Full-text · Article · Mar 2015
    • "Since then, SFTs have been detected in different extracranial sites, including the pericardium, nasopharyngeal sinuses, liver, prostate, thyroid, mesentery, urinary bladder, mediastinum, orbit, and nervous system. In the central nervous system, they usually present as dura-based masses; however, recently clinicians come to accept SFTs can present as primary central nervous system lesions [2]. Most of solitary fibrous tumors are benign, and a gross total resection is curative in most cases [3]. "
    Article · Jan 2015 · Acta Neuropathologica
    • "In contrast , meningeal HPC have been shown to frequently recur locally and to metastasize. A direct comparison of age-and sex-matched SFT and HPC demonstrated a significantly higher count of mitoses in HPC, a significant higher incidence for local recurrence in HPC and a significantly higher incidence of metastases in HPC [26] . Such observations prompted the WHO classification of central nervous system tumors to foster a separate classification and allot the grades II and III to HPC. "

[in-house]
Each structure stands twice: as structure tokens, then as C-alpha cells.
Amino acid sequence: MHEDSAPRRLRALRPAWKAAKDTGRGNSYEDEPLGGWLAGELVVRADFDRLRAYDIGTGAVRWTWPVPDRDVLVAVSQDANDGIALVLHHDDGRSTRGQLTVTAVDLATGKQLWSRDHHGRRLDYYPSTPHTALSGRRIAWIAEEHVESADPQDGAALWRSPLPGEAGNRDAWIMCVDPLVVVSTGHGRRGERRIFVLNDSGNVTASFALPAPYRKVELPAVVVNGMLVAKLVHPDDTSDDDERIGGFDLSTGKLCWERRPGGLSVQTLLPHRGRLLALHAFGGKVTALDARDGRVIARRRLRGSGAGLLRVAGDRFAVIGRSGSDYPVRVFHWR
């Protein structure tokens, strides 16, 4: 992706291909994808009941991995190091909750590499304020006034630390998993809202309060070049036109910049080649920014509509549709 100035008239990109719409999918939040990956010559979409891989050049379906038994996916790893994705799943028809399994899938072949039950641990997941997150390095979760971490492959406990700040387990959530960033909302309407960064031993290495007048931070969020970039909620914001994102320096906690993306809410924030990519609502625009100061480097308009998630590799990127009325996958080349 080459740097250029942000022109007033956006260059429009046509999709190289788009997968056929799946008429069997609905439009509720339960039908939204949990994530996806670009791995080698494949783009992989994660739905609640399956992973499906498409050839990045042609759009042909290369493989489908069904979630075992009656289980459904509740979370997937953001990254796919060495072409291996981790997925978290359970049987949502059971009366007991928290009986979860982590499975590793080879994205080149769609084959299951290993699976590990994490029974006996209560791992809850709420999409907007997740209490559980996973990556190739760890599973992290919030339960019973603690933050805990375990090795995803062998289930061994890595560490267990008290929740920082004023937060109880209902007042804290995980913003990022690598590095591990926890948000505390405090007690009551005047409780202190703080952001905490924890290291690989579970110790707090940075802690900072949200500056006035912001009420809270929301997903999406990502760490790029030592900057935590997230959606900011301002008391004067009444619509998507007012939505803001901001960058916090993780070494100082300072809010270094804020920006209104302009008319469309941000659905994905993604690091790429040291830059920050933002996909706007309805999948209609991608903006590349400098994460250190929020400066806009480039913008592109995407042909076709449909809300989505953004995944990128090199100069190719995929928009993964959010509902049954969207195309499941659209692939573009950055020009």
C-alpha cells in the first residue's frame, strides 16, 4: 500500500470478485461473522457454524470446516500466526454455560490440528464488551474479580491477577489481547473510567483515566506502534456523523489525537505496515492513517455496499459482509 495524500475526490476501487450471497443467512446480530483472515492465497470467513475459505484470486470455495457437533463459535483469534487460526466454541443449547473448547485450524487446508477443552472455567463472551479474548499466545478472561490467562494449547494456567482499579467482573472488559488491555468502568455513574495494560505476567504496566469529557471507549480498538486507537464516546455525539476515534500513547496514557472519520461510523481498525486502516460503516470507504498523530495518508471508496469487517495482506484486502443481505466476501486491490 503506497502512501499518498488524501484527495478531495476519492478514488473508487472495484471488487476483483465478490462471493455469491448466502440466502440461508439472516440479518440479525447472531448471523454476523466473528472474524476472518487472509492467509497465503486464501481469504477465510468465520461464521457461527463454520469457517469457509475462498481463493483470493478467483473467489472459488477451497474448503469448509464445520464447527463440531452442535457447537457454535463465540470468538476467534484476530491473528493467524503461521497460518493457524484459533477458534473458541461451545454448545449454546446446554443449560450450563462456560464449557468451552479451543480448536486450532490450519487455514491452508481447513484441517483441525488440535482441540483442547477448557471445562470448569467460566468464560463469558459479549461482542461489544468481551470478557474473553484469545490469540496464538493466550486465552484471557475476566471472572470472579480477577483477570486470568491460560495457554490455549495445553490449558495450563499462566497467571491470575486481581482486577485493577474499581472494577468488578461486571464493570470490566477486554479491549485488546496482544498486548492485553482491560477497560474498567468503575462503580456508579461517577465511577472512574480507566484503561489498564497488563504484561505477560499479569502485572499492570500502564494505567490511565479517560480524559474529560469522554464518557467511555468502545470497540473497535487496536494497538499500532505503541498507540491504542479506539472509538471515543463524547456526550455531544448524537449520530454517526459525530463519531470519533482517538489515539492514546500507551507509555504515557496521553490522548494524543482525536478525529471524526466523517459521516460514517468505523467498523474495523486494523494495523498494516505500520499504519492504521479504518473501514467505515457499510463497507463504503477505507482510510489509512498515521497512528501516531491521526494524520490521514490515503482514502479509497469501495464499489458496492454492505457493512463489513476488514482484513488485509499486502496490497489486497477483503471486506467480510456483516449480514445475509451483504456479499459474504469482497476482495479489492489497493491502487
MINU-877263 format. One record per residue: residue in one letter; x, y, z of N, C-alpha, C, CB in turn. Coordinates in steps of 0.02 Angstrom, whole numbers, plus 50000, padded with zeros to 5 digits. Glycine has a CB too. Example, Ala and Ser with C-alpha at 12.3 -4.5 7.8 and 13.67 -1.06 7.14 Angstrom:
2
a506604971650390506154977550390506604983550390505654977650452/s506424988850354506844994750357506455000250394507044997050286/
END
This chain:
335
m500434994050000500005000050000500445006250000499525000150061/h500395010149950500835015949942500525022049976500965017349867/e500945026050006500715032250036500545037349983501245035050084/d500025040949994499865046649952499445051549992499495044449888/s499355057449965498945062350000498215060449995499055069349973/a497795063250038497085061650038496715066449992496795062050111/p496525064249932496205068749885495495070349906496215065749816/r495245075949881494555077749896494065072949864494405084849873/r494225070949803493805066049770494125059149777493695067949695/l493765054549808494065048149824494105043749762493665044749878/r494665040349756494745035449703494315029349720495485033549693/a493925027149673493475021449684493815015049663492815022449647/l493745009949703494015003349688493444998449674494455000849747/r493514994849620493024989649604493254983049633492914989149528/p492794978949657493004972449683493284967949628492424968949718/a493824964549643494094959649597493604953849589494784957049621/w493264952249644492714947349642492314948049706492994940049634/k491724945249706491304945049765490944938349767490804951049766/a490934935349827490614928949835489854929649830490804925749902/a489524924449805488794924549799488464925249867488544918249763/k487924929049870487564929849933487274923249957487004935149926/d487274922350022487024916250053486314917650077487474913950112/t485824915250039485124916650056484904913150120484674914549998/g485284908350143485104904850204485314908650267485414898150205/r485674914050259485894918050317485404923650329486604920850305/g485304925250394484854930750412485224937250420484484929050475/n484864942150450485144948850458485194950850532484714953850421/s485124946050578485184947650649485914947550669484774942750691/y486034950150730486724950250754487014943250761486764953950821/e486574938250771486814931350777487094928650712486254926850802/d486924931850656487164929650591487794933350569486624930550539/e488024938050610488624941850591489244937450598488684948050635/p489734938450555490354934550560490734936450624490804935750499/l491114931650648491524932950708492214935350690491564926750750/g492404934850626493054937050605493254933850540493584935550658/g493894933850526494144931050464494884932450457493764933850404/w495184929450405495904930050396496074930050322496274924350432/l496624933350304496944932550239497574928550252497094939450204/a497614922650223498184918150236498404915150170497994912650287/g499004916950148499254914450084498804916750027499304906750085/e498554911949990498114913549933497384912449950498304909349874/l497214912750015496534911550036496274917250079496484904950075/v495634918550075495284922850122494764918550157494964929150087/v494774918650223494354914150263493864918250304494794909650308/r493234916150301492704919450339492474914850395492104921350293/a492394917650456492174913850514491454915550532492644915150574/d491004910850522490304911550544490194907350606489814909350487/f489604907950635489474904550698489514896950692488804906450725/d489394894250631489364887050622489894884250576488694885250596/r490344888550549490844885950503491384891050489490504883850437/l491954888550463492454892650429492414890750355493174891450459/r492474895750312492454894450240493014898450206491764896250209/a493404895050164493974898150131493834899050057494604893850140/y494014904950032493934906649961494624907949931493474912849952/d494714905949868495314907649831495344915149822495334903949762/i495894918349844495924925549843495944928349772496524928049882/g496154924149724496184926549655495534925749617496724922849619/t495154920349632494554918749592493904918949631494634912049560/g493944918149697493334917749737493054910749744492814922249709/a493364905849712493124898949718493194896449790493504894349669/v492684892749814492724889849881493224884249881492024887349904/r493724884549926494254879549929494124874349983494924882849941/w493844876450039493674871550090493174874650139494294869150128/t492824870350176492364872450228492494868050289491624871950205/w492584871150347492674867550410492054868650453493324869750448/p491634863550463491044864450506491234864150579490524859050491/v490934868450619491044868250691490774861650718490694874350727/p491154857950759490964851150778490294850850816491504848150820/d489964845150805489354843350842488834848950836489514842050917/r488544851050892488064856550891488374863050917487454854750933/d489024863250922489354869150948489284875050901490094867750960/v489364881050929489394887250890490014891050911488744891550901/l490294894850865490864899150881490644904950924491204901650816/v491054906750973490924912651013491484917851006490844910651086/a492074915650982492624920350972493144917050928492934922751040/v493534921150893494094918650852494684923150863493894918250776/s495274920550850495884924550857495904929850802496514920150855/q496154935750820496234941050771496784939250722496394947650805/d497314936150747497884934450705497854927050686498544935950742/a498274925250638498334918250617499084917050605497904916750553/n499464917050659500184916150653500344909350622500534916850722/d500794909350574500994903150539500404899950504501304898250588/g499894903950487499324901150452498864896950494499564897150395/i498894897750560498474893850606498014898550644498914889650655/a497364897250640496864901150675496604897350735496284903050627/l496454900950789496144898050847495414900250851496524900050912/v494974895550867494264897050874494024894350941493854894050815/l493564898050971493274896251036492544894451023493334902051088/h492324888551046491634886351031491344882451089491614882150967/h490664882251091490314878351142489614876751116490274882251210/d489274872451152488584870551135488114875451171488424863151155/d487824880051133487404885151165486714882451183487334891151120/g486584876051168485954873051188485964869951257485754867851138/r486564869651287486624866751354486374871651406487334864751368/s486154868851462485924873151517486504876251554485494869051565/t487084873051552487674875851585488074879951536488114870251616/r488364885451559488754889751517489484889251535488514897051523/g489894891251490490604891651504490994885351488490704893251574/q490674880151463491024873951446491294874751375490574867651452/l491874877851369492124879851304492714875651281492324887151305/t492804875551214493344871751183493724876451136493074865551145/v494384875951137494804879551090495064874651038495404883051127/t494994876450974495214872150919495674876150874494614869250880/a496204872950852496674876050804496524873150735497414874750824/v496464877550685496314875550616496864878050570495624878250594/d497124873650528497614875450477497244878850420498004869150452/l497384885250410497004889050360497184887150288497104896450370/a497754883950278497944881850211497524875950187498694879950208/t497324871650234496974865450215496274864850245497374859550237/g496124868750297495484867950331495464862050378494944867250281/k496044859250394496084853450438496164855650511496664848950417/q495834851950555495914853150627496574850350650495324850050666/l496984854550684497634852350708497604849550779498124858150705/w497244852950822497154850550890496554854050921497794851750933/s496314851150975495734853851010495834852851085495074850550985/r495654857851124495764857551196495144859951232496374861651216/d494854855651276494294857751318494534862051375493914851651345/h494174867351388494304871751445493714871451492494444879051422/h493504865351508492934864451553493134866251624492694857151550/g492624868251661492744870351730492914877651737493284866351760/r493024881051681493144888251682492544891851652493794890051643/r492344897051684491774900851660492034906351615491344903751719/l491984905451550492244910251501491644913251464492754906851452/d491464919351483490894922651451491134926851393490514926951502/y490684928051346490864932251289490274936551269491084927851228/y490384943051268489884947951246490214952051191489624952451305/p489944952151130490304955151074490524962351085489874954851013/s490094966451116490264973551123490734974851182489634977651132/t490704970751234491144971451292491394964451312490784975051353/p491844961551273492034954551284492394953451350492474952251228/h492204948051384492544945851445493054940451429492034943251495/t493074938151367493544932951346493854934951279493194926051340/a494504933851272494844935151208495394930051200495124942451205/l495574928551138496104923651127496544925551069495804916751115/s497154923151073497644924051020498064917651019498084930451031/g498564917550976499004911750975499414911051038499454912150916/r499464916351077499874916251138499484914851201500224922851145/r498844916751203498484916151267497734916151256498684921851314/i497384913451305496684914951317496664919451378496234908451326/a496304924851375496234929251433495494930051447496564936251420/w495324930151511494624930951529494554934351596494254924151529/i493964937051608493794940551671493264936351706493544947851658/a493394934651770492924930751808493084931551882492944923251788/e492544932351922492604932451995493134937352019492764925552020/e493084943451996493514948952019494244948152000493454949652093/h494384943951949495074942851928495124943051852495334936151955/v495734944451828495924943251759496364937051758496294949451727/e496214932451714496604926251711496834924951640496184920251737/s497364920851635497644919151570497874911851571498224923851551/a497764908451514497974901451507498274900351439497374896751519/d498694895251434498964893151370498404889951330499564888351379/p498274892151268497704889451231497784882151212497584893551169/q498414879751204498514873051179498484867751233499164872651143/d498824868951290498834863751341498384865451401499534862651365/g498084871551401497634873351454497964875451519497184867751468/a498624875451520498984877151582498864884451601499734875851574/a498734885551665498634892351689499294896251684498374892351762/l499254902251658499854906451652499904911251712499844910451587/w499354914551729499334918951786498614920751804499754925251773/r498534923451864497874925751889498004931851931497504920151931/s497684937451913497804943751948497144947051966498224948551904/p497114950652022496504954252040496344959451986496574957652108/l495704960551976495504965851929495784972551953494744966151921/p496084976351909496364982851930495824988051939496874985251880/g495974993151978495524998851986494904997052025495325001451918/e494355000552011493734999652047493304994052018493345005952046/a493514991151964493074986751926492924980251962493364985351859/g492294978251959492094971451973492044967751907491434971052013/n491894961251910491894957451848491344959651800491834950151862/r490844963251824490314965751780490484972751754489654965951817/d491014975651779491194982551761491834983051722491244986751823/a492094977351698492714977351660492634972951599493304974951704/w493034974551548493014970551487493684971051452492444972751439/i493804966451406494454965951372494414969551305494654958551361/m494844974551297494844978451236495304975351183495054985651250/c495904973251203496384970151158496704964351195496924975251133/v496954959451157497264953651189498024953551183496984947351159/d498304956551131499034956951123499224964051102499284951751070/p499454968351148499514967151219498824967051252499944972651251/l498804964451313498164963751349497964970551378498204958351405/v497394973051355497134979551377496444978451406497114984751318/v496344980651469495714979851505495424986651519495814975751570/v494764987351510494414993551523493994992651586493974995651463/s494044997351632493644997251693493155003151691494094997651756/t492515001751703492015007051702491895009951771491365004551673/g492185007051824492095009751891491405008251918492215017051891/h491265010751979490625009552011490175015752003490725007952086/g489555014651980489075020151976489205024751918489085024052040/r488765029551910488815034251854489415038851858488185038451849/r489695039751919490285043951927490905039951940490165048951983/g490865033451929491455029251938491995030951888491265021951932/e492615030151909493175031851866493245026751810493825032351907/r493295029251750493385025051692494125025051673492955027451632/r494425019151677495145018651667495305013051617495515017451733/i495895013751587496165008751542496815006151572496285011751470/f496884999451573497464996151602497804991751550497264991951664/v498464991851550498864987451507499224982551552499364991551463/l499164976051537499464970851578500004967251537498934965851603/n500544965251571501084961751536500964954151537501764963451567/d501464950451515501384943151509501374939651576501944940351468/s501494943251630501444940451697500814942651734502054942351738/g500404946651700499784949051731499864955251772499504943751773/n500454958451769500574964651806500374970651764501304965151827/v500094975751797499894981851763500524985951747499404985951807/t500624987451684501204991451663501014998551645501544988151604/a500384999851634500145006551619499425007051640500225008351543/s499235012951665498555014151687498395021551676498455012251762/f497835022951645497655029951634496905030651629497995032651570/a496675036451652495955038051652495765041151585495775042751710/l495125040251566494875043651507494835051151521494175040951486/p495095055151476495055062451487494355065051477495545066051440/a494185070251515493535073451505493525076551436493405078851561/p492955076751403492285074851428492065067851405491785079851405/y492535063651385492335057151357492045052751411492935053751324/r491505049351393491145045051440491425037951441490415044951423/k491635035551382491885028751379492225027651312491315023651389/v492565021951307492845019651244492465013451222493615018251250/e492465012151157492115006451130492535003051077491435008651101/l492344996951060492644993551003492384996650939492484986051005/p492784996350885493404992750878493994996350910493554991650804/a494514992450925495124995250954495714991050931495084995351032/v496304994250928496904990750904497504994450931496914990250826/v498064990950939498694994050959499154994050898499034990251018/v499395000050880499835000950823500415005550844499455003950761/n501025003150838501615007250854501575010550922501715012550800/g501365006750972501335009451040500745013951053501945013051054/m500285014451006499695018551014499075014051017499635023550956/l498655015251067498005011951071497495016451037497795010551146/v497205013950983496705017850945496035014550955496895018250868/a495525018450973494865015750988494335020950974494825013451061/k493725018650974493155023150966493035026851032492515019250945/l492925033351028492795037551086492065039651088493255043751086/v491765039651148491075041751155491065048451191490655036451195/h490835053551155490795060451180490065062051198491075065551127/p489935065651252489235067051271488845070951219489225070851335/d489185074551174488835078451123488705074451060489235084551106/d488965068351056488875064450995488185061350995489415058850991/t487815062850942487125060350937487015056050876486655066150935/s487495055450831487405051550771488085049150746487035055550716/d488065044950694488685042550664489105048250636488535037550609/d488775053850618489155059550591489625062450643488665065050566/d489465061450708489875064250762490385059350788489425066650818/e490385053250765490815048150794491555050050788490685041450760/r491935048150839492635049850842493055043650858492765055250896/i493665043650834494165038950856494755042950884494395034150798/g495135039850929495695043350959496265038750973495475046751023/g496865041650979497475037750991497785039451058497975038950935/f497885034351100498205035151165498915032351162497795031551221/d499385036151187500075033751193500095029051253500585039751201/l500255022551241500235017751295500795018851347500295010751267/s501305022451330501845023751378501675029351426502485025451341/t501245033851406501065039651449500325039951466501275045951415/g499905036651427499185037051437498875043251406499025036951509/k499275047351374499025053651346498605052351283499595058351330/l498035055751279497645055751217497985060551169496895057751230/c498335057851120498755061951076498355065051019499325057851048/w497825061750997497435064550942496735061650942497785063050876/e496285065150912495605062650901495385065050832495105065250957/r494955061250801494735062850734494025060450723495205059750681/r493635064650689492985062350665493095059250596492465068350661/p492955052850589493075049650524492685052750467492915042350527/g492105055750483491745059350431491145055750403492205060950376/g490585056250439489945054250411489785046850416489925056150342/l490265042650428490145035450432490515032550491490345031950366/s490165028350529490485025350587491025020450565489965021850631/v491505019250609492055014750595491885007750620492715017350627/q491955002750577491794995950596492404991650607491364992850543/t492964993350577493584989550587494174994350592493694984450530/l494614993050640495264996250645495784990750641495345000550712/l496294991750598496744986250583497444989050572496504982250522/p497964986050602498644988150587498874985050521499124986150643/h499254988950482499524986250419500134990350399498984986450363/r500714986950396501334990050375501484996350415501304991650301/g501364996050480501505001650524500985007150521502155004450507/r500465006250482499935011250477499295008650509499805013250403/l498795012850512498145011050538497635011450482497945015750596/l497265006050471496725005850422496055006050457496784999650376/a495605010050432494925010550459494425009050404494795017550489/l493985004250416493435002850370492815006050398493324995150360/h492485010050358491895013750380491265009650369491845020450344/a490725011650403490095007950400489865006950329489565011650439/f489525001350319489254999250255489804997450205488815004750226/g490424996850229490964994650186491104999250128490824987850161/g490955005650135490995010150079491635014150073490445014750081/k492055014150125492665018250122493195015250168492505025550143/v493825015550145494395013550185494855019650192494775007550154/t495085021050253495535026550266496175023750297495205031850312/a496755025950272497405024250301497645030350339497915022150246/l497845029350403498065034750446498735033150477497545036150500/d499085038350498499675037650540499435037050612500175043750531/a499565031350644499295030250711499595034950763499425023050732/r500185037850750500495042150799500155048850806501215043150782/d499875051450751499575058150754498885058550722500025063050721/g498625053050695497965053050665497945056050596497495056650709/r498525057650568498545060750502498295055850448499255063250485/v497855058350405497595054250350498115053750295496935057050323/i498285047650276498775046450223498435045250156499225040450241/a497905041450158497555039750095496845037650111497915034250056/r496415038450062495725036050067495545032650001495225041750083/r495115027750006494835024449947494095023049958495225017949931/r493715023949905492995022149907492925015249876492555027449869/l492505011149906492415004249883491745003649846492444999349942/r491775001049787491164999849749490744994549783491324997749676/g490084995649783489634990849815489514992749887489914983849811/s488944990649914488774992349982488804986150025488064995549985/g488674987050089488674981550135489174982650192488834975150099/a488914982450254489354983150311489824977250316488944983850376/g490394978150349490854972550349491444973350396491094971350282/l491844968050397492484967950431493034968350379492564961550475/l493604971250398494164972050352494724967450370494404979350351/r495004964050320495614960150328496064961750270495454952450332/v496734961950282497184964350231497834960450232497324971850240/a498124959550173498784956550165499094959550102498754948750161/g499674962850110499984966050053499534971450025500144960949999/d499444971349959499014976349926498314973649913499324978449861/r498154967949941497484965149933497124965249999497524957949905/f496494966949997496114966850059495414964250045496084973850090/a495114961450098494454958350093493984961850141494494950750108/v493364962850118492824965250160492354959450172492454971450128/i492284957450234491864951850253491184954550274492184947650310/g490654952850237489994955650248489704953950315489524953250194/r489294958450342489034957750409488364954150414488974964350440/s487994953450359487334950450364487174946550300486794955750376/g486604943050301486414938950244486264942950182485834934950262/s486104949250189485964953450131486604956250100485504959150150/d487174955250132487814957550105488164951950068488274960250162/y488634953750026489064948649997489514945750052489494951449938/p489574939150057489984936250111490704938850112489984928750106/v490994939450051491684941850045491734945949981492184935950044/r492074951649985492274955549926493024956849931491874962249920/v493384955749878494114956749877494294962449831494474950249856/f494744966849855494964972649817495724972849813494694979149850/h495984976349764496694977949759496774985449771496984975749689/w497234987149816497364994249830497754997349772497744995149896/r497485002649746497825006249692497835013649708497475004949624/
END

[Show abstract] [Hide abstract] ABSTRACT: Non-central nervous system hemangiopericytoma (HPC) and solitary fibrous tumor (SFT) are considered by pathologists as two variants of a single tumor entity now subsumed under the entity SFT. Recent detection of frequent NAB2-STAT6 fusions in both, HPC and SFT, provided additional support for this view. On the other hand, current neuropathological practice still distinguishes between HPC and SFT. The present study set out to identify genes involved in the formation of meningeal HPC. We performed exome sequencing and detected the NAB2-STAT6 fusion in DNA of 8/10 meningeal HPC thereby providing evidence of close relationship of these tumors with peripheral SFT. Due to the considerable effort required for exome sequencing, we sought to explore surrogate markers for the NAB2-STAT6 fusion protein. We adopted the Duolink proximity ligation assay and demonstrated the presence of NAB2-STAT6 fusion protein in 17/17 HPC and the absence in 15/15 meningiomas. More practical, presence of the NAB2-STAT6 fusion protein resulted in a strong nuclear signal in STAT6 immunohistochemistry. The nuclear reallocation of STAT6 was detected in 35/37 meningeal HPC and 25/25 meningeal SFT but not in 87 meningiomas representing the most important differential diagnosis. Tissues not harboring the NAB2-STAT6 fusion protein presented with nuclear expression of NAB2 and cytoplasmic expression of STAT6 proteins. In conclusion, we provide strong evidence for meningeal HPC and SFT to constitute variants of a single entity which is defined by NAB2-STAT6 fusion. In addition, we demonstrate that this fusion can be rapidly detected by STAT6 immunohistochemistry which shows a consistent nuclear reallocation. This immunohistochemical assay may prove valuable for the differentiation of HPC and SFT from other mesenchymal neoplasms.
    Article · May 2013